MDTs disintegrate and/or dissolve rapidly in saliva; therefore, water is not required during administration. Some tablets are designed to dissolve in saliva within few seconds, and are true fast-dissolving tablets. Others contain agents to enhance the rate of tablet disintegration in the oral cavity and are more appropriately termed as fast-disintegrating tablets, as they may take about one minute to disintegrate completely.

MDTs offer several advantages over other dosage forms like effervescent tablets, dry syrups and chewing gums/tablets, which are commonly used to enhance patient's compliance. Administering effervescent tablets/granules and dry syrups involve unavoidable preparation that include the intake of water. Elderly patients cannot chew large pieces of tablets or gums and sometimes experience the bitter or unpleasant taste of the drug in the dosage form if the taste masking coat ruptures during mastication.

Advantages of MDDDS

• Ease of administration to patients who cannot swallow, such as the elderly, stroke victims and bedridden patients; patients who should not swallow, such as renal failure patients; and who refuse to swallow, such as paediatrics, geriatric and psychiatric patients [11, 12].

• Patient's compliance for disabled bedridden patients and for travelling and busy people who do not have ready access to water.

• Good mouth feel property of MDDDS helps to change the basic view of medication as "bitter pill", particularly for paediatric patients due to improved taste of bitter drugs.

• Convenience of administration and accurate dosing as compared to liquid formulations.

• Benefit of liquid medication in the form of solid preparation.

• More rapid drug absorption from the pre-gastric area i.e. mouth, pharynx and oesophagus which may produce rapid onset of action [12, 13].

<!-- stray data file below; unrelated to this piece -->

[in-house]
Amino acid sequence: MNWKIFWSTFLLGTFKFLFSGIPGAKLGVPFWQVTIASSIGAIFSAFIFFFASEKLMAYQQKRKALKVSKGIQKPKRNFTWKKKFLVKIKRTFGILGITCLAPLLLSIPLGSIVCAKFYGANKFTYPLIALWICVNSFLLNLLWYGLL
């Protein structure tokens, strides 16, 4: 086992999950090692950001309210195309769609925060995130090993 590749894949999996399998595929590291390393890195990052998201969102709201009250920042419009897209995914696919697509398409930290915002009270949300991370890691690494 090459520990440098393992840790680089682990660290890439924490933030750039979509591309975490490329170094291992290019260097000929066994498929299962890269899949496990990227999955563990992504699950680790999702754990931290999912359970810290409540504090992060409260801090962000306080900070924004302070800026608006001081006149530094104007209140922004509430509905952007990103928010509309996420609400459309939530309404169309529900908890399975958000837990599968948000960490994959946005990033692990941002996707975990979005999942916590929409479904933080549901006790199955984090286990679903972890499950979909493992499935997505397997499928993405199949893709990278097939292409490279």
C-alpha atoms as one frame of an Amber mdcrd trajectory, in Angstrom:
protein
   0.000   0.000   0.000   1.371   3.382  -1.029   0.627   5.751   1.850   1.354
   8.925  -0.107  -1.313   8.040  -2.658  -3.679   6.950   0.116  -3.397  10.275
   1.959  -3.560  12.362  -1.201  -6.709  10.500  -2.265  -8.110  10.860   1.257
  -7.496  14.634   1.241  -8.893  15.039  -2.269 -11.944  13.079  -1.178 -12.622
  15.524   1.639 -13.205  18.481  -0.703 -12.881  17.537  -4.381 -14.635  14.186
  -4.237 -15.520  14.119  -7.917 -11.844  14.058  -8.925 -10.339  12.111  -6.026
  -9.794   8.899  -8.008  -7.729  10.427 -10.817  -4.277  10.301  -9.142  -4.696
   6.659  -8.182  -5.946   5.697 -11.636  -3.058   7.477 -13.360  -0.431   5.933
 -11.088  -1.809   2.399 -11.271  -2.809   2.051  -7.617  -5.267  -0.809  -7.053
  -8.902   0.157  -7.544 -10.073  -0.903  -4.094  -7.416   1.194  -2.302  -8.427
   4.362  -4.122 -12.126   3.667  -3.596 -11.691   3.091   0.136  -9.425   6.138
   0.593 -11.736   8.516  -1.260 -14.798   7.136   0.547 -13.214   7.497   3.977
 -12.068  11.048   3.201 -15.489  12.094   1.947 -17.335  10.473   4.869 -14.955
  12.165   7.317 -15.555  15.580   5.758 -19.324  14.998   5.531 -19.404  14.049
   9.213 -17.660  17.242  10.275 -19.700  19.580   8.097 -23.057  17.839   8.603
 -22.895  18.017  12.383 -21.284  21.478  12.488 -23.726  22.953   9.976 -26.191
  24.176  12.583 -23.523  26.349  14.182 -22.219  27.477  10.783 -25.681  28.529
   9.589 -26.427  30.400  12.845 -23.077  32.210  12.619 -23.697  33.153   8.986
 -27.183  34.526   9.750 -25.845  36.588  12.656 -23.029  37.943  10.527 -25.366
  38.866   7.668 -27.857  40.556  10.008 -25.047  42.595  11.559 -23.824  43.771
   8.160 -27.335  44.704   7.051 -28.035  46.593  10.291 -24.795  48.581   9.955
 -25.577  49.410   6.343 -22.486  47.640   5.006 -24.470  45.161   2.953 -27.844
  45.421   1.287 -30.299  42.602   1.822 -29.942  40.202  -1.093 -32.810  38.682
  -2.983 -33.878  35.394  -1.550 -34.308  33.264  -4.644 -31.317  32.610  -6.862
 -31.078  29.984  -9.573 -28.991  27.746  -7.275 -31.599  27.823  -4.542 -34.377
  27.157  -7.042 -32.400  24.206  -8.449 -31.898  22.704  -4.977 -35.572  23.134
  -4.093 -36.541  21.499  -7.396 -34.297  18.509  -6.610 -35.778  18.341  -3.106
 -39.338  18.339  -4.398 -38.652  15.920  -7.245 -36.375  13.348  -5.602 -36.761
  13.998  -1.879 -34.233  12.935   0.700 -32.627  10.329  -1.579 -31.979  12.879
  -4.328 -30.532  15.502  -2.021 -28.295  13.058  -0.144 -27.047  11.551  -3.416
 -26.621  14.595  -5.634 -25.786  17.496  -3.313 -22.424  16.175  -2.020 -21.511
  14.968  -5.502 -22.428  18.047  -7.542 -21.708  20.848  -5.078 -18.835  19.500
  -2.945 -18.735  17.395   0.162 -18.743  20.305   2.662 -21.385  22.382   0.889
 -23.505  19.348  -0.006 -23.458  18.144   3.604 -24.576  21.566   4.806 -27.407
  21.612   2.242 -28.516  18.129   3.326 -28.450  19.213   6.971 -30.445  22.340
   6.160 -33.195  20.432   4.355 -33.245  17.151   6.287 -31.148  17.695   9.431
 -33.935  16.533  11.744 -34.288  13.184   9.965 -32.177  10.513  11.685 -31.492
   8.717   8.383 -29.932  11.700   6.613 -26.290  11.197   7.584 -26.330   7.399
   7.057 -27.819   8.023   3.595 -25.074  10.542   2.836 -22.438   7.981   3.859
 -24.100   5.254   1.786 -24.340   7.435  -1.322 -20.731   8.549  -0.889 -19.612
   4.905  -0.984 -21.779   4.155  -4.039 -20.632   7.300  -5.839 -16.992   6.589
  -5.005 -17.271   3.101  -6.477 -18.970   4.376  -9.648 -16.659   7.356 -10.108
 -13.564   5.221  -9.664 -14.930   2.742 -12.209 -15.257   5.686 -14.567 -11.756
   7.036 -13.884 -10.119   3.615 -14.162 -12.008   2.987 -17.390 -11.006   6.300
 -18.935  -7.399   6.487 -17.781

• Pregastric absorption can result in improved bioavailability, reduced dose and improved clinical performance by reducing side effects [14].

• New business opportunities: product differentiation, line extension and life-cycle management, exclusivity of product promotion and patent-life extension [12, 13].

Ideal Properties of MDTs

They should [15, 16] -

• not require water to swallow and should dissolve or disintegrate in the mouth within a few seconds.

• allow high drug loading.

• be compatible with taste masking and other excipients.

• have a pleasing mouth feel.

• leave minimal or no residue in the mouth after oral administration.

• have sufficient strength to withstand the rigors of the manufacturing process and post manufacturing handling.

• exhibit low sensitivity to environmental conditions such as humidity and temperature.

• be adaptable and amenable to existing processing and packaging machinery.

• allow the manufacture of tablets using conventional processing and packaging equipments at low cost.

Techniques of MDT Formulation

The fast-dissolving property of the MDTs is attributed to quick ingress of water into tablet matrix resulting in rapid disintegration. Hence, the basic approaches to develop MDTs include:

• Maximizing the porous structure of the tablet matrix.

• Incorporating the appropriate disintegrating agent/agents.

• Using highly water-soluble excipients in the formulation [15].

So far, several techniques have been developed on the basis of different principles. The resulting dosage forms vary on grounds like mechanical strength of the final product, drug and dosage form stability, mouth feel, taste, rate of dissolution and absorption from saliva, swallowability and overall bioavailability. Table 1 shows the list of some patented technologies.

Tab. 1. List of Patented technologies based branded Products

Patented Technology

Basis of Technology

Technology developed by Company

Active Ingredient (Brand Names)

Lyoc Flashtab



Wowtab Ziplets


Flashdose Oraquick

Lyophilization R.P.Scherer,Inc.

Quicksolv Lyophilization

Lyophilization Direct

compression Direct

compression Direct

compression Direct

compression Direct

compression Microcaps and diffuscap CR Technology Cotton Candy Process Micromask taste masking

Janssen pharmaceutics

Farmalyoc Ethypharm

Cima Labs,Inc.

Cima Labs, Inc.

Yamanouchi Pharma Tech. Inc.

Eurand International

Eurand International

Fuisz Technology, Ltd.

KV Pharm.Co.,Inc.

Loratidine (Claritin Reditab and Dimetapp Quick Dissolve)

Cisapride monohydrate (Propulsid Quicksolv), Risperidone (Risperdal M-Tab)